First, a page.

By Doug Macron

Following years of excitement over the potential of RNAi, 2010 saw the gene-silencing technology become much more a part of the mainstream, especially as a research tool, according to a number of academic and industry players.

Still, there remains much work to be done on the basic biology side if RNAi is to become a therapeutic modality. Meantime, advances in the microRNA field continue to generate interest amid growing evidence of the role of these molecules in human health.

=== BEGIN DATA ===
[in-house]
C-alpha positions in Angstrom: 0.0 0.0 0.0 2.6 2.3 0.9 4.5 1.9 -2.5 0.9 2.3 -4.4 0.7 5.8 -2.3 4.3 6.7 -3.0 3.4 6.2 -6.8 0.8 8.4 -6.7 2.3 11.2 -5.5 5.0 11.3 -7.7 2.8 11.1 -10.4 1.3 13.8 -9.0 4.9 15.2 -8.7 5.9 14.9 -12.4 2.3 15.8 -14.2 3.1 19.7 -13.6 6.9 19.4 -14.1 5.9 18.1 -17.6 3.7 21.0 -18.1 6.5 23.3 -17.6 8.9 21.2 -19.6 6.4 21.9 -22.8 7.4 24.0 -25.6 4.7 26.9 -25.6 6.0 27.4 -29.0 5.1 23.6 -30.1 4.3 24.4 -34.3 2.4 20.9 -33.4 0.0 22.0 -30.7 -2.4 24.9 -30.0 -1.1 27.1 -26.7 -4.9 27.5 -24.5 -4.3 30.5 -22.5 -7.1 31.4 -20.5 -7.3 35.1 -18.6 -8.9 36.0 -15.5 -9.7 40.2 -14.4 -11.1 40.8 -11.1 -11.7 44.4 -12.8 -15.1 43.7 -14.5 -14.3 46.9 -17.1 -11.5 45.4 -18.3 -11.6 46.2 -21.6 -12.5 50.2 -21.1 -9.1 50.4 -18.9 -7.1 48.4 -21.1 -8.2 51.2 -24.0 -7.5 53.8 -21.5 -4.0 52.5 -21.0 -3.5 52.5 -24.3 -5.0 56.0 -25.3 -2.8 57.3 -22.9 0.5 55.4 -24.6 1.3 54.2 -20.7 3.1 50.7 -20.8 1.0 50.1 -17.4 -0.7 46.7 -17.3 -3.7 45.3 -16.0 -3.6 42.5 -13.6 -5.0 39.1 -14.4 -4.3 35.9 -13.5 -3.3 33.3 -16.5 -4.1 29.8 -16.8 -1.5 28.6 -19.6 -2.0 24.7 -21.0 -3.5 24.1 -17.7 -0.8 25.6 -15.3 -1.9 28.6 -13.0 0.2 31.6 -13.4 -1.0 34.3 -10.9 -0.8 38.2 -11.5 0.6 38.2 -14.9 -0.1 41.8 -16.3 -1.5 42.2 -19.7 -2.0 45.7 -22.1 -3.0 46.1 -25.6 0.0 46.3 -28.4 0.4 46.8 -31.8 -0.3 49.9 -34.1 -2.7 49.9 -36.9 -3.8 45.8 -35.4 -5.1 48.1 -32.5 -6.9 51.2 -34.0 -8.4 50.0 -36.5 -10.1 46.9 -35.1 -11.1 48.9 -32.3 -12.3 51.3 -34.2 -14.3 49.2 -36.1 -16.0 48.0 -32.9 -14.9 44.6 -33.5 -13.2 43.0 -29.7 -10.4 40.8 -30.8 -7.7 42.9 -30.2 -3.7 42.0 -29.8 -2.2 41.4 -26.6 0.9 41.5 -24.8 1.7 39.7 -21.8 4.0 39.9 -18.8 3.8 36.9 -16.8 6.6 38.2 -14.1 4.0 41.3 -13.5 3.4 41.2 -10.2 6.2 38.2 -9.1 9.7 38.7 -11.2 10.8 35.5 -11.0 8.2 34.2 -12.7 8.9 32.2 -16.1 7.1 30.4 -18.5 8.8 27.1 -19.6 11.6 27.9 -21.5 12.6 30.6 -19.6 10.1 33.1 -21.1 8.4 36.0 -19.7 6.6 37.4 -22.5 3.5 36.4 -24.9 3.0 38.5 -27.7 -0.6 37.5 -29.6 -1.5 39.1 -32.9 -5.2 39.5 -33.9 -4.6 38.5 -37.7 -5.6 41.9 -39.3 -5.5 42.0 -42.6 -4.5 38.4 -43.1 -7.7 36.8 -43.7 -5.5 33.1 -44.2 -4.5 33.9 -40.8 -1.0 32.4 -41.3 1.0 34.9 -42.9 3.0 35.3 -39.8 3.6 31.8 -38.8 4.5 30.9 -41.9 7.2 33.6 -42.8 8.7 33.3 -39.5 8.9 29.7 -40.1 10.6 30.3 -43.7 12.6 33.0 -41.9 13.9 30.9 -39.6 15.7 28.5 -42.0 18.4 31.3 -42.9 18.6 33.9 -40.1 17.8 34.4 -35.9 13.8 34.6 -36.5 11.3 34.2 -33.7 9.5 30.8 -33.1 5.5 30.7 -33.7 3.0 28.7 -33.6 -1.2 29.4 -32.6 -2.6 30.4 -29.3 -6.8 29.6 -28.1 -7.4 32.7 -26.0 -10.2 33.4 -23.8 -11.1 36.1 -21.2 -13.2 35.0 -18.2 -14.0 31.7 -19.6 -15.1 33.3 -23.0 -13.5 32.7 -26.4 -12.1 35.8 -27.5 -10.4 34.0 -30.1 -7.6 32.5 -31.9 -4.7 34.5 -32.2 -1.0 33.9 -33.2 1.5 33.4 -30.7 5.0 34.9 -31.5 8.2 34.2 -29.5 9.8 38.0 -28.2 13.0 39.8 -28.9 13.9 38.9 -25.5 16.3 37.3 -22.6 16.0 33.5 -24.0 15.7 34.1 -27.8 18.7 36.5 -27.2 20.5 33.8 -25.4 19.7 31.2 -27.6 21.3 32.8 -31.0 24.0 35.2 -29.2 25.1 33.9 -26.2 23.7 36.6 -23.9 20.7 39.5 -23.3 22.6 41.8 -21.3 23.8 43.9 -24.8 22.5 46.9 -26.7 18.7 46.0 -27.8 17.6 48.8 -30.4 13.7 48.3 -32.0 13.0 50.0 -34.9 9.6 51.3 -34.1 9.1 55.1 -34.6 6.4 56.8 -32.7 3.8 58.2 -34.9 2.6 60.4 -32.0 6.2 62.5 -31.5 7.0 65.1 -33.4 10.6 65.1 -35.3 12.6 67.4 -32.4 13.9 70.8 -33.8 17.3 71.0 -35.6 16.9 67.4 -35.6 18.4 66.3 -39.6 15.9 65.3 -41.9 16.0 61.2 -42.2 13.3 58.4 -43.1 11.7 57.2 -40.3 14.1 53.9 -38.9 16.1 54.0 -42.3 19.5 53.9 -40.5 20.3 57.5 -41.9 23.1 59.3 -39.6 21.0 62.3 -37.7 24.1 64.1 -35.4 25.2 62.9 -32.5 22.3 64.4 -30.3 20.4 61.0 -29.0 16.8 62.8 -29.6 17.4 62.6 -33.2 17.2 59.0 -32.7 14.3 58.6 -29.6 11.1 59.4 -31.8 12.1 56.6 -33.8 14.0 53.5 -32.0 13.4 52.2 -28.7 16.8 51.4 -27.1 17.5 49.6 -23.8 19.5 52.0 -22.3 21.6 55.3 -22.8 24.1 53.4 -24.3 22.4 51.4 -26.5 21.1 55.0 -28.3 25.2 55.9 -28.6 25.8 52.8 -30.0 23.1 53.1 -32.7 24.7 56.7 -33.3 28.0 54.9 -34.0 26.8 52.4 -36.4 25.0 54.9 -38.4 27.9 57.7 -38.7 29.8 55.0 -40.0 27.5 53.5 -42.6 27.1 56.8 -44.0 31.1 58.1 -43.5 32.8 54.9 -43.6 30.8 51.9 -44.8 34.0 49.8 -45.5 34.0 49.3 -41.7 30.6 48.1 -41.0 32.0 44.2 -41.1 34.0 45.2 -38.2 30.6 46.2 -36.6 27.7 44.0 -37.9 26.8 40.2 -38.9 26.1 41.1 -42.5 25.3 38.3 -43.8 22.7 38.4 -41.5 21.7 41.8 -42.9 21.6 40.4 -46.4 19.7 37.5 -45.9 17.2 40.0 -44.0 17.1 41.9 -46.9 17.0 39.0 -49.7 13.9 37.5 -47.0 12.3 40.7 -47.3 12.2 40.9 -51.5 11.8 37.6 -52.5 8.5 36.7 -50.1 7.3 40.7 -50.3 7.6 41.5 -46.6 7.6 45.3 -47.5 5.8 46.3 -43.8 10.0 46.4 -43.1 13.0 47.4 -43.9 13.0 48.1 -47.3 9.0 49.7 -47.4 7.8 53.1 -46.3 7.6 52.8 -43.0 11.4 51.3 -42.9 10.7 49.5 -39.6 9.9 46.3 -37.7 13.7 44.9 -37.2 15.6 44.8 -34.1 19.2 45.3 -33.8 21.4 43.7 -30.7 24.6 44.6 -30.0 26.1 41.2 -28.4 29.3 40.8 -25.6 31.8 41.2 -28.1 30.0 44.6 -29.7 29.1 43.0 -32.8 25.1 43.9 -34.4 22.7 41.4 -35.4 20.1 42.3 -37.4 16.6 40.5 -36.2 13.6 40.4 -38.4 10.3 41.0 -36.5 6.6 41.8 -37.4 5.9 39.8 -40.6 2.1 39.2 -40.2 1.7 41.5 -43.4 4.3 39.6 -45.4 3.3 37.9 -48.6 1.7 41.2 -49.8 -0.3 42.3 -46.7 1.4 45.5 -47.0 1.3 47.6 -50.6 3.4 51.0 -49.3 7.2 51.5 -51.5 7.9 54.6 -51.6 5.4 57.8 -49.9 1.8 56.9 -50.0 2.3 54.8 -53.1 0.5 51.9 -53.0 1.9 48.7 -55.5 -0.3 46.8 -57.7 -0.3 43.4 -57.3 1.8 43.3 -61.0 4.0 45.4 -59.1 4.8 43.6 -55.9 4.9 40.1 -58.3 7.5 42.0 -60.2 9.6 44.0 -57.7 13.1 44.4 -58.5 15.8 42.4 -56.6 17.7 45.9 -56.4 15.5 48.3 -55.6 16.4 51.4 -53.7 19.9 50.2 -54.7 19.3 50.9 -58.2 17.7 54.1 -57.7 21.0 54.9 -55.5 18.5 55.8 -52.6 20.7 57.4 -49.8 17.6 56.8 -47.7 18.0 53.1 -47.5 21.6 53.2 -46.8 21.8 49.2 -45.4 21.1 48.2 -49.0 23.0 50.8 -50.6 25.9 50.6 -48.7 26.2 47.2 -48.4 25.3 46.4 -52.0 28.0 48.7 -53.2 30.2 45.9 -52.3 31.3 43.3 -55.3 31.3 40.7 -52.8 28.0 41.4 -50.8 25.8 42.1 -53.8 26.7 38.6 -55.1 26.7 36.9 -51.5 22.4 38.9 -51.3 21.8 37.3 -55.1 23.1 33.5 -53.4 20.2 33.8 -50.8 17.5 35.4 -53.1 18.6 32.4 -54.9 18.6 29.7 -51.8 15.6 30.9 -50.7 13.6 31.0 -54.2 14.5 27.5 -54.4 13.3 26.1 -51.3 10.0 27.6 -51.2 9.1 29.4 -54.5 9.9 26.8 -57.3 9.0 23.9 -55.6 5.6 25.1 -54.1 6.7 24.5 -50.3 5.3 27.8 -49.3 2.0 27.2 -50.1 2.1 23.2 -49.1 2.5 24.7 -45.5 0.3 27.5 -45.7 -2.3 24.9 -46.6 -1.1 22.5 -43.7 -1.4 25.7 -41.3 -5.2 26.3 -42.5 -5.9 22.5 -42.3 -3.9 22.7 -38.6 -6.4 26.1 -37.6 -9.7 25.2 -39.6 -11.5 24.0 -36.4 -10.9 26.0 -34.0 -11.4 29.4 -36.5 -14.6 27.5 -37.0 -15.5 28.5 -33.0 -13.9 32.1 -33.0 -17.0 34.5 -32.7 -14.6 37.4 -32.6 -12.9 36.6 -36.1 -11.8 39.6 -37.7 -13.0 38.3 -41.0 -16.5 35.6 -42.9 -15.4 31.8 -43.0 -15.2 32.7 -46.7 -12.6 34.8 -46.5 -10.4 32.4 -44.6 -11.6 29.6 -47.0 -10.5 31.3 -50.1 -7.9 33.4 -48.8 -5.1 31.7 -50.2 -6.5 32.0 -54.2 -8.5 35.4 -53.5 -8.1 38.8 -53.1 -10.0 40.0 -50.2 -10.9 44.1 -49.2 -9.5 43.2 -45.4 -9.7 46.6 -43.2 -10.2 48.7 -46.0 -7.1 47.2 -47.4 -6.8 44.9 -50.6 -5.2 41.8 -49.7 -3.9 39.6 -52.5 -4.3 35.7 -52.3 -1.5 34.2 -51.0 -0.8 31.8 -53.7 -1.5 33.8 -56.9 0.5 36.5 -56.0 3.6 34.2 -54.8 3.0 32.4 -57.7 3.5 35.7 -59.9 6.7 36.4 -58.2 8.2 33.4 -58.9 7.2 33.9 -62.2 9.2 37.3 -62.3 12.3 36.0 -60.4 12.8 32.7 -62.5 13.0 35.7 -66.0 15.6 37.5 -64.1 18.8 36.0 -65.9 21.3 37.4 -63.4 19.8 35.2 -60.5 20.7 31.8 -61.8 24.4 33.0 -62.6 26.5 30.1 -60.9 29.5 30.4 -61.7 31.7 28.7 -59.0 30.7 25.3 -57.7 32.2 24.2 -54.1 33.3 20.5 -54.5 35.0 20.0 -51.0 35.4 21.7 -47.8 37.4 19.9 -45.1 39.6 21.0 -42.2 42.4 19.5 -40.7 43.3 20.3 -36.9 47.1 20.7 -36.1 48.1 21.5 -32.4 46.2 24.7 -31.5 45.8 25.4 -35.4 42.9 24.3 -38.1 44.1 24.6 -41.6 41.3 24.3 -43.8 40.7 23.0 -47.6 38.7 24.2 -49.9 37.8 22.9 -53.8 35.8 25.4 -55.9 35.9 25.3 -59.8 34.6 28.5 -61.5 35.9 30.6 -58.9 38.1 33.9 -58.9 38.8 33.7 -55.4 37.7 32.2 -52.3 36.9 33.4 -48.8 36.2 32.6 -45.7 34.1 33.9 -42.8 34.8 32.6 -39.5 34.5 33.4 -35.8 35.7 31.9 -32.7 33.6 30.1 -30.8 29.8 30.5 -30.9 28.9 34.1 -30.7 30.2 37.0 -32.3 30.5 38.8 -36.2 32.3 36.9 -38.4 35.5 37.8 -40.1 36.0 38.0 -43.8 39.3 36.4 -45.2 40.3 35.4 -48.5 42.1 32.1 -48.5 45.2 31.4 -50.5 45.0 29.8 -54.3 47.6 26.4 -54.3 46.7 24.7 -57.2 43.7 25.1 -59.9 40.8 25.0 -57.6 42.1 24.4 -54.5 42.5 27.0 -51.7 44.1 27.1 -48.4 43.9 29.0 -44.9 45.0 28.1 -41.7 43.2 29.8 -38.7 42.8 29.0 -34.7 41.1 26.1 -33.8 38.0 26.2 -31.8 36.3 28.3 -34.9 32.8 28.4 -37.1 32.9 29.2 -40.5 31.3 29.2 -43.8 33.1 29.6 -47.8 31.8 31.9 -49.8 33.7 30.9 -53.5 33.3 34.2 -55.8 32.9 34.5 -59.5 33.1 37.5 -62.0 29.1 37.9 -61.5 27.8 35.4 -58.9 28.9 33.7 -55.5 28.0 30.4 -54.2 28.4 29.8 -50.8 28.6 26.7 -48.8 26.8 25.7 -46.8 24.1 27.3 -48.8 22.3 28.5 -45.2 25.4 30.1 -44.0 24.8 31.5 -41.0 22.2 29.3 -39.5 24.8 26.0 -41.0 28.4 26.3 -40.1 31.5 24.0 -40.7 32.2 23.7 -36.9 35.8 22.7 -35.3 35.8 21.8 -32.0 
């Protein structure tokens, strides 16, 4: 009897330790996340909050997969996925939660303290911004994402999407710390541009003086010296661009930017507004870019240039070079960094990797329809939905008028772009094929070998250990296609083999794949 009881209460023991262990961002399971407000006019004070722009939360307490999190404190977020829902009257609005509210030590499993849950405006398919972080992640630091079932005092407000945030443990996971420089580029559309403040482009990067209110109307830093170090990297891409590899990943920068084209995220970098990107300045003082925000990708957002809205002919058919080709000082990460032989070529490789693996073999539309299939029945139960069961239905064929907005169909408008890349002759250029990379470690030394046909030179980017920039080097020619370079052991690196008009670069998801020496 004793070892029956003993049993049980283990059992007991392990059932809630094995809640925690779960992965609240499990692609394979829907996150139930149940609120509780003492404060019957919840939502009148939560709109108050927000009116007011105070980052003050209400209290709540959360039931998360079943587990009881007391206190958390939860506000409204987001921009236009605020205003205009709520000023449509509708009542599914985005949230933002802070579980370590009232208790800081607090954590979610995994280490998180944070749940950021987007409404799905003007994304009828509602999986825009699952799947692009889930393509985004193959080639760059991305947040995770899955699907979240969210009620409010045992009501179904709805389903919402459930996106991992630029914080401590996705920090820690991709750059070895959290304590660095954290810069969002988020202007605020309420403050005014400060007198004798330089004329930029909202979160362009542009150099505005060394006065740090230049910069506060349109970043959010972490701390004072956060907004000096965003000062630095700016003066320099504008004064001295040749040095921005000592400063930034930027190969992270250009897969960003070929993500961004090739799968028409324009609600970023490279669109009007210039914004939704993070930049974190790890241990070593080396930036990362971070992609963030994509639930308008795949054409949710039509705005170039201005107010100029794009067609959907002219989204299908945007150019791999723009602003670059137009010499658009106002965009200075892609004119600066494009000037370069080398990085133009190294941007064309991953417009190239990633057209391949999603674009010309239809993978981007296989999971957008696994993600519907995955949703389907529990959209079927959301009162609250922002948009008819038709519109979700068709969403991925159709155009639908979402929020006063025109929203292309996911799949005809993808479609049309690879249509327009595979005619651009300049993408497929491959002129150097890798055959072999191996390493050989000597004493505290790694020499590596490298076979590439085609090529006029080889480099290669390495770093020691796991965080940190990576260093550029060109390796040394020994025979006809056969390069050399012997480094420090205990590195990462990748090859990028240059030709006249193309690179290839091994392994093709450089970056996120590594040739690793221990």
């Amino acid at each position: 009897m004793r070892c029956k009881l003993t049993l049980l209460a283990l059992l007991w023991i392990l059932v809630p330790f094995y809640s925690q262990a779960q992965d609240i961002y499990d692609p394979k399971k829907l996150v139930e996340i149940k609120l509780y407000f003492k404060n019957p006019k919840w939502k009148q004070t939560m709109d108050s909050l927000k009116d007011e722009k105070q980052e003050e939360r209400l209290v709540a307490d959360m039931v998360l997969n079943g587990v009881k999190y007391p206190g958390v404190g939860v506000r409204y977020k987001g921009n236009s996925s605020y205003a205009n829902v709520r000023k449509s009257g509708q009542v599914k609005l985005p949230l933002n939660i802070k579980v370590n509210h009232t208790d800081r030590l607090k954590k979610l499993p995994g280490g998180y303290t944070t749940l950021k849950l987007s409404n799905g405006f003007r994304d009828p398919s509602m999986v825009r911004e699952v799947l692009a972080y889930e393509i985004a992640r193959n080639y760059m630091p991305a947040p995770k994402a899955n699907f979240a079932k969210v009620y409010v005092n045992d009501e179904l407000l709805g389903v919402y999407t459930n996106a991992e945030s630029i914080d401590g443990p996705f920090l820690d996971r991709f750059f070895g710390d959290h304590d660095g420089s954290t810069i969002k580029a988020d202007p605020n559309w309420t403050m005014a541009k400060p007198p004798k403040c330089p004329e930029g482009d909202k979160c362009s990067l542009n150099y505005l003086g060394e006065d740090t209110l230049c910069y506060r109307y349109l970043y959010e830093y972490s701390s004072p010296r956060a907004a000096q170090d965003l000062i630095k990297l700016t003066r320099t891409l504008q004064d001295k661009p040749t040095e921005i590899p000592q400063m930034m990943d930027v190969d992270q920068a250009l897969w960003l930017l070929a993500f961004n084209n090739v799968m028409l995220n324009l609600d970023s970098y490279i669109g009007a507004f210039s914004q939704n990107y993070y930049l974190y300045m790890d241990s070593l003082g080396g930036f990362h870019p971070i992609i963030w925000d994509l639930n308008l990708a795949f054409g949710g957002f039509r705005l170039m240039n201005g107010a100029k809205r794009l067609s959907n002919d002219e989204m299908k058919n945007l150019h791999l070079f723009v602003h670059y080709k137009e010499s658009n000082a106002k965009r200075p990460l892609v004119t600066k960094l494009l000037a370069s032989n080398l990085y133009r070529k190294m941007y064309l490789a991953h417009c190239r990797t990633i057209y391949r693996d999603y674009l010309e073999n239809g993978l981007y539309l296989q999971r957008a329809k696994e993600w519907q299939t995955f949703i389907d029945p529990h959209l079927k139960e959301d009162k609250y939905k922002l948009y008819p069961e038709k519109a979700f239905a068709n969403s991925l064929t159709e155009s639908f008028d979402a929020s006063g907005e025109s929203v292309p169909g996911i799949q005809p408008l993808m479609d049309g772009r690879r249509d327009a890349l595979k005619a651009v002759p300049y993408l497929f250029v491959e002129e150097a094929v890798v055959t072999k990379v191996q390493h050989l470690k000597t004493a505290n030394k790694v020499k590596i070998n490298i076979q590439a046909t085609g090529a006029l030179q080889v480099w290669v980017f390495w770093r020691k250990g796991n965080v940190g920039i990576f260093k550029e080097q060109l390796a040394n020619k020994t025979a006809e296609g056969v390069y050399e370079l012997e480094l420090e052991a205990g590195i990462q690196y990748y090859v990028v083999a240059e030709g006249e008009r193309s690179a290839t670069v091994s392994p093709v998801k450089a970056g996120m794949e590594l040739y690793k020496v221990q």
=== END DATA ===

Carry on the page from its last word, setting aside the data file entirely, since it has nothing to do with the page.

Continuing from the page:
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Researchers test gene therapy targeting a different cancer protein in a new trial, the New York Times reports.

Pennsylvania State University researchers found that salivary microRNAs could predict which kids would have longer concussion symptoms, according to NPR.

The Associated Press reports Alex Azar, the new Department of Health and Human Services secretary nominee, made millions of dollars as a pharmaceutical executive.

In PNAS this week: immune profiling of breast cancer, transposable element patterns in rice, and more.